Blog: Florence Update….Tracking 2 Scenarios (Updated)

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I’ll say it. The weather was just a mess today.  Between the local flooding, fog, and hurricane forecasts it was tough to fit everything in. I’ll start with the tropics.

Hurricane Florence is on everyone’s mind. It has strengthened into a category 2 hurricane, and it is forecast to become a category 3 soon. 

(Update: Florence has become a category 4 hurricane now in the update since noon.  Sustained winds are 130mph.  It is on a westerly track at 13mph.  We’ll see if this west motion changes the long-term forecast.)

The hurricane has a sharpening eye.  It also has a healthy outflow in the upper levels. That means that any light wind shear is not impacting the hurricane like it did 3 days ago.  It is also over some very warm water (around 85 degrees).  The hurricane is on a west/northwest track at 9mph.  So it is picking up some speed.  Florence is forecast to make landfall sometime late Thursday evening along the southeast coast.

Here is the updated 11am track for Florence:

It potentially could be a category 4 hurricane upon landfall.  The models are starting to come into better agreement on the track.  They are really focusing on coastal North Carolina.

Forecast Models

There are kind of 2 scenarios that are developing here when you consider the European model and the GFS/Canadian models.  The European model has been steady over the last few days in showing a more westerly track. So it has a little more confidence right now.  It brings it closer to the North Carolina/South Carolina border for landfall.  Meanwhile the GFS model has it just to the southwest of Hatteras by Thursday evening.

Then they really split.  The Euro takes it inland and weakens it over time. The GFS lingers the storm and lets it drift a little closer to our region Friday into Saturday.

This split in the models makes a very different scenario between the two for us.   The European model would mean a decent forecast for us, but a disaster for Wilmington/Moorehead City, NC.  We would have less wind and rain here.  Plus, the tidal flooding wouldn’t be too bad in Hampton Roads.  However, it could still be bad around Hatteras.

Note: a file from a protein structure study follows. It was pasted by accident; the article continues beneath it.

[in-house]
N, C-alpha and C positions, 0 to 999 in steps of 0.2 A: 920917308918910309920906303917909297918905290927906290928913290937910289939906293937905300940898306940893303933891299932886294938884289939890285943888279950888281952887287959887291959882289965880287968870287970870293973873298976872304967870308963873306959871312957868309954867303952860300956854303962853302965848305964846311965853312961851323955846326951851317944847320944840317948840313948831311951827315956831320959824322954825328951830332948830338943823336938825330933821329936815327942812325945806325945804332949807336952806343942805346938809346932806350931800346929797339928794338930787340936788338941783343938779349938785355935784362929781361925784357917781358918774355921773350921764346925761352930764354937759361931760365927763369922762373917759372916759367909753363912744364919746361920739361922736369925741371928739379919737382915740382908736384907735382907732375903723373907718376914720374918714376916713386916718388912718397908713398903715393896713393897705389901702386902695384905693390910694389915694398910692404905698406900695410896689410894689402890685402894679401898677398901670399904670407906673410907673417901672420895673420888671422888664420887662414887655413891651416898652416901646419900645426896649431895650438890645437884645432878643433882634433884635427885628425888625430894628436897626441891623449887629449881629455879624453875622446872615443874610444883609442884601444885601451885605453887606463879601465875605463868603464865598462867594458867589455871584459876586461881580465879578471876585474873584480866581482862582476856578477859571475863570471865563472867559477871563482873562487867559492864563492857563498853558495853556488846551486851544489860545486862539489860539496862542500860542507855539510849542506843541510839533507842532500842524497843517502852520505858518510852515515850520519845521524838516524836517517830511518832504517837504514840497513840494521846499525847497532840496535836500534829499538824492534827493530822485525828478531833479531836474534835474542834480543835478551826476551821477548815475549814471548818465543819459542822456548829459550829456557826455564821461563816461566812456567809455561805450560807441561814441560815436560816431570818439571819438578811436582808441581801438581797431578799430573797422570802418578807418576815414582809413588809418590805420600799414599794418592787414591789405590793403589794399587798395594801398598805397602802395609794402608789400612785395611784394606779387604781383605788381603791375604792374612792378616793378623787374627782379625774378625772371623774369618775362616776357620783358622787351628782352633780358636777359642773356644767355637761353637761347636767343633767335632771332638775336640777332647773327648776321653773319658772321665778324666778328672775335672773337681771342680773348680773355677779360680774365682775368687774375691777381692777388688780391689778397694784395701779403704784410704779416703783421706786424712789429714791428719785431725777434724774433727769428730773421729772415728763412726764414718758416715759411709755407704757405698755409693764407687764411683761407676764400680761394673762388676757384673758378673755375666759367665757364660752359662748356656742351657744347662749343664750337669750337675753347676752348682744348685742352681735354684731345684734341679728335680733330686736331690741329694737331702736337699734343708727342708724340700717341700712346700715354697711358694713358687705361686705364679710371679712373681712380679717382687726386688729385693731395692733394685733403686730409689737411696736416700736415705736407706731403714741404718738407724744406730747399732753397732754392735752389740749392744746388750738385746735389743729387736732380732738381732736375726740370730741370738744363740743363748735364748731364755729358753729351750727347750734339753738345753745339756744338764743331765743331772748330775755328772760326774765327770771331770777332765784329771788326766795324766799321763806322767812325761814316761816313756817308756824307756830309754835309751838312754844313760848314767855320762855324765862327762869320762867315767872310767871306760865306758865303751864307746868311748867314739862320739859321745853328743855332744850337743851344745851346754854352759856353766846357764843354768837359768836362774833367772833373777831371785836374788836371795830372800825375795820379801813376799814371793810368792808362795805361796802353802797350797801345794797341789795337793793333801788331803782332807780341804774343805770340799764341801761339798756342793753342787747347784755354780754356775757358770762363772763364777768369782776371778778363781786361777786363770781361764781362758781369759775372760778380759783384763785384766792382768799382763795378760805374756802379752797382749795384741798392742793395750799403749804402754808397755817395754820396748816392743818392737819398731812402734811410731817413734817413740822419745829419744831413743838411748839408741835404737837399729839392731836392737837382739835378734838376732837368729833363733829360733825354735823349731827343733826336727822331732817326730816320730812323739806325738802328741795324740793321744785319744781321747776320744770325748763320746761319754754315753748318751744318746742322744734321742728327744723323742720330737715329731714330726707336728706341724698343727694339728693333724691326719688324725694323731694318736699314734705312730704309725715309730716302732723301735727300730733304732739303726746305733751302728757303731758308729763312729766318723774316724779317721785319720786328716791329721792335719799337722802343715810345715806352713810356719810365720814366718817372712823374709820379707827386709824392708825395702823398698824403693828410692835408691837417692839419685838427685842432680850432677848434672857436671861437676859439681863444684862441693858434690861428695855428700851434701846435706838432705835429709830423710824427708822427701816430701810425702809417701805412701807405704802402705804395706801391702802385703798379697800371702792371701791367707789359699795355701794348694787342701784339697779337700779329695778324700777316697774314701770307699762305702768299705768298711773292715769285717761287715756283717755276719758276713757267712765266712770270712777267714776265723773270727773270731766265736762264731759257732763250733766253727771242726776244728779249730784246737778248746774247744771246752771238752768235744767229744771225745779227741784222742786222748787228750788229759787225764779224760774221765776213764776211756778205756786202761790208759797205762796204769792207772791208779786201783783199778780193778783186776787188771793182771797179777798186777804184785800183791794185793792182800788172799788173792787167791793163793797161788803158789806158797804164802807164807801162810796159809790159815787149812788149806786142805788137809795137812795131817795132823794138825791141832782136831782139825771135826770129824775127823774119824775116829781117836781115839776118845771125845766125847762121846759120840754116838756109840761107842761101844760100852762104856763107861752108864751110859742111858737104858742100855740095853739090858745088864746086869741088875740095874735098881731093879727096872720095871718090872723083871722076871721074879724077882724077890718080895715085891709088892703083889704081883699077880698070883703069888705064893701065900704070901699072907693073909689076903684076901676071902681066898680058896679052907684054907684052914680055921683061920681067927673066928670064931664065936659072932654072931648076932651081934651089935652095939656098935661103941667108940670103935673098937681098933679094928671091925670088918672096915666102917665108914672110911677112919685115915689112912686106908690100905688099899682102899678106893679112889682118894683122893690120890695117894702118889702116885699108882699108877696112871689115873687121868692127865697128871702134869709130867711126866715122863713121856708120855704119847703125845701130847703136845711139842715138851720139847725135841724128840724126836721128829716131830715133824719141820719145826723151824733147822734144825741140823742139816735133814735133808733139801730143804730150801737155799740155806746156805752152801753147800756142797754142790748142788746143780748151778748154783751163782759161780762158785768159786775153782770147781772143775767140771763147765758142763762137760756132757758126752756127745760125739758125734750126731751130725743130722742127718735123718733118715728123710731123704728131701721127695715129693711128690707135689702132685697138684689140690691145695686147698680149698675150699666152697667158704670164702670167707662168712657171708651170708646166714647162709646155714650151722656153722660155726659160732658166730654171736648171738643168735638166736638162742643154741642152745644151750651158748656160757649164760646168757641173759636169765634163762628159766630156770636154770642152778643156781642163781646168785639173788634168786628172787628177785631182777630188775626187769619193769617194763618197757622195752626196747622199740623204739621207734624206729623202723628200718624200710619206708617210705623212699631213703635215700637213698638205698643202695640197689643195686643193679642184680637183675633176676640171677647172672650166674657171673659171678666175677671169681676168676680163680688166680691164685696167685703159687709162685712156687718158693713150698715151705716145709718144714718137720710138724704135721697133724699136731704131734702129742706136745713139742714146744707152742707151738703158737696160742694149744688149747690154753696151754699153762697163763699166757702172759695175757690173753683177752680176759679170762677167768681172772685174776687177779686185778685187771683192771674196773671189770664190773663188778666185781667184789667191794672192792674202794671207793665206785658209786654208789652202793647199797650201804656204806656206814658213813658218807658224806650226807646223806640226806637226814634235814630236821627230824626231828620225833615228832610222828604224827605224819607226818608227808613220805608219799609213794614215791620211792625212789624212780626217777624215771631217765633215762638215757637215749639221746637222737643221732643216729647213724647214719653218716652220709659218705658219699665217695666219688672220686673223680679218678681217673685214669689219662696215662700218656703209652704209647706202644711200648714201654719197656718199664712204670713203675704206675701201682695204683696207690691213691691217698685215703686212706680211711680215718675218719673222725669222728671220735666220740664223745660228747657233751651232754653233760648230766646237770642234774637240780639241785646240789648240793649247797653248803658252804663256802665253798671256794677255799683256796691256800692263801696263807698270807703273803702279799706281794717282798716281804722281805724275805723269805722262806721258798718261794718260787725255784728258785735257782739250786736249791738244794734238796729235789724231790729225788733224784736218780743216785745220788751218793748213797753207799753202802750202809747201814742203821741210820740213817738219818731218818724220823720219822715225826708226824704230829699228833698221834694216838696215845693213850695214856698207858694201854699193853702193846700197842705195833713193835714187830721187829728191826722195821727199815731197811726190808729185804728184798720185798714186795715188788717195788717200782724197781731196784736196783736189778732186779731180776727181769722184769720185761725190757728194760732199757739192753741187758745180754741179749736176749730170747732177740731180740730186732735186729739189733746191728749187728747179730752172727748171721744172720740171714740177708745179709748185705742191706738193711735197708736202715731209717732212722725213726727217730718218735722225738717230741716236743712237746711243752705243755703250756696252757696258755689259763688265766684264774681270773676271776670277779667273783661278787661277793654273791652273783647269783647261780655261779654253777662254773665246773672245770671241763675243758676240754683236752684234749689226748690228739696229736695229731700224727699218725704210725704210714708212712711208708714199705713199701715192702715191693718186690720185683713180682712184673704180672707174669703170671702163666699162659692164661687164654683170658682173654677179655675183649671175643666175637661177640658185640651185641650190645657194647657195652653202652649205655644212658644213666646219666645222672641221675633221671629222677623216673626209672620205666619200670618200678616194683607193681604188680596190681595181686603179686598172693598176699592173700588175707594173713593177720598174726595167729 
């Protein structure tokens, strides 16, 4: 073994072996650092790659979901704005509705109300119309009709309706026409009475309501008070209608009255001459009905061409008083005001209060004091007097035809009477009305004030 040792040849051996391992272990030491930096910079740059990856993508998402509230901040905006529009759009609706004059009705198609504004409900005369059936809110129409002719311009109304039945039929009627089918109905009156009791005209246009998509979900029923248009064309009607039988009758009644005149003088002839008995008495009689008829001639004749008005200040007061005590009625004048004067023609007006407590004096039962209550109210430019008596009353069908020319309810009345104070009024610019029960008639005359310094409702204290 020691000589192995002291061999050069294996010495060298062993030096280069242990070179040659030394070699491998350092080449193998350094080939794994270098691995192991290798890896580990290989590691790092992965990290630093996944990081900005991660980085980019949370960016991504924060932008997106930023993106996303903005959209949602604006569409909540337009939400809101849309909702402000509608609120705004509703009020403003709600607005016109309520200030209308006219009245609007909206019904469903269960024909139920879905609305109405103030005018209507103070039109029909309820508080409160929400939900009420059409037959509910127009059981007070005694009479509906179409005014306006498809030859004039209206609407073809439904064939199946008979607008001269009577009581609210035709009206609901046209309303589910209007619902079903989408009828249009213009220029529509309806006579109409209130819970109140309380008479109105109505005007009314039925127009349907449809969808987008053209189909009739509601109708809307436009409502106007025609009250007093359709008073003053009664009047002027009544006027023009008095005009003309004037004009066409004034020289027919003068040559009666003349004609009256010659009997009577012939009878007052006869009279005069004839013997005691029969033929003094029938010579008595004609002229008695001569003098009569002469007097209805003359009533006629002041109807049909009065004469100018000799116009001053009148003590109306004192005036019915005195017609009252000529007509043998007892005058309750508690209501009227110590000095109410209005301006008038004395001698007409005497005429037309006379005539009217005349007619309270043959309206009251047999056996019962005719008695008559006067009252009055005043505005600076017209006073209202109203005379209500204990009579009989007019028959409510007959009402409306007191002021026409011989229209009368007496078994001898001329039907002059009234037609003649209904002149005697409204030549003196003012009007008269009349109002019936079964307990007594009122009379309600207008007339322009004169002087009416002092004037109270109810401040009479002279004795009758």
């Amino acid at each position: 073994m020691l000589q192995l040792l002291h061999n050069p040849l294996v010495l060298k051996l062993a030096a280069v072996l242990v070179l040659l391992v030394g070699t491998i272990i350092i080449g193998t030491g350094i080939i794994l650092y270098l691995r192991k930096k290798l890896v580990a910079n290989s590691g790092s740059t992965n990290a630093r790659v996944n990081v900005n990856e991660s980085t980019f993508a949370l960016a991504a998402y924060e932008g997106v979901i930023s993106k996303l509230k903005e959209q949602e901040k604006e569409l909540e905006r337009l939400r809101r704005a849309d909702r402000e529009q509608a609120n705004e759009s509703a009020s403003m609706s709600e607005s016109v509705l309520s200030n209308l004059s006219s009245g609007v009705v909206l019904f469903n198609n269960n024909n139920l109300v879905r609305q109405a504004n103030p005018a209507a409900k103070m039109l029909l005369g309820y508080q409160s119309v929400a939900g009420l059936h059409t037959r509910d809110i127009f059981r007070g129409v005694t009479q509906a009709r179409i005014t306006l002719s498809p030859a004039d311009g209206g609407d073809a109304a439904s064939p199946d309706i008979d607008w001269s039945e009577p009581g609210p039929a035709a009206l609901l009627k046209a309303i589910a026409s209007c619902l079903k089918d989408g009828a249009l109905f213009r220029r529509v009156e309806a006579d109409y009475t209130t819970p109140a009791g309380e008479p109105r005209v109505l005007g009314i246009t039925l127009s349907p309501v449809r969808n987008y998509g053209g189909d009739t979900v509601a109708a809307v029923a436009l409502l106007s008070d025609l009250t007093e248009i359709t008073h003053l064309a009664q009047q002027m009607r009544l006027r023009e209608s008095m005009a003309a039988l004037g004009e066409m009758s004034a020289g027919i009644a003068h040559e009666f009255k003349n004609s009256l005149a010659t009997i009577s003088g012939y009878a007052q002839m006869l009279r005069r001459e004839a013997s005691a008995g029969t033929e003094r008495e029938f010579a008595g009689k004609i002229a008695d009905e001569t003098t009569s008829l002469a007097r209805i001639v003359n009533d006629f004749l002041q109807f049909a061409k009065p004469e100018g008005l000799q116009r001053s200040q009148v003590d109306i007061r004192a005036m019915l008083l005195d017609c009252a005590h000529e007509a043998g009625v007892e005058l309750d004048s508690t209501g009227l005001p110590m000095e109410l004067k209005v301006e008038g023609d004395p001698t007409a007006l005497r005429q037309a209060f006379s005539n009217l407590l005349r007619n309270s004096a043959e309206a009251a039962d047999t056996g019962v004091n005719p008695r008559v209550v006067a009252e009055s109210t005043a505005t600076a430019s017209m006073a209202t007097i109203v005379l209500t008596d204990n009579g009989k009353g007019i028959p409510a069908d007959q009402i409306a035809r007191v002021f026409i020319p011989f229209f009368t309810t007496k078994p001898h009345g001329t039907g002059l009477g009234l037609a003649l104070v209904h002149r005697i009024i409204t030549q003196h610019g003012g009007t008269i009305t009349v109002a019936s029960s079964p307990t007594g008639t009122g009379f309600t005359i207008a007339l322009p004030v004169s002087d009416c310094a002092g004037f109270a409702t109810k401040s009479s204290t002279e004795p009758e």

If the GFS verifies, then the tidal flooding would be major on the Outer Banks and possibly even major in Hampton Roads.  Flooding rain would soak an already saturated ground.  Plus, the wind would be worse. 

The GFS model has been trending towards the Euro, but it’s interesting that the Canadian model started to trend towards the GFS.  My gut says that we’ll see something in-between these two scenarios.  We’ll see. The current front has sat over us longer than forecast.  I wonder if that could change the track of Florence. 

We are also tracking hurricanes Helene and Isaac.  It looks like Helene will hook north and stay out sea.   Isaac looks like it will track more due west.  This would impact the Lesser Antilles and possibly Puerto Rico.

Locally, we’ve had a lot of problems.  Yesterday there were pockets of heavy rain in the region.  Then one of those pockets lingered last night on the Eastern Shore.  I saw a report of over 8″ near the county border between Accomack and Northampton.  This was all along a stationary front that will lift north as a warm front today.  There will be some more scattered showers this afternoon.  The chance for rain is 40%. 

There is also some minor tidal flooding. There is a small amount of swell from Florence, but the natural tide was also higher than usual.  Plus, there were some onshore winds yesterday for a while. 

That’s a lot of information.  Please keep in mind that we’ll be able to be more specific for the details over the next 24-48 hours. 

Meteorologist: Jeremy Wheeler

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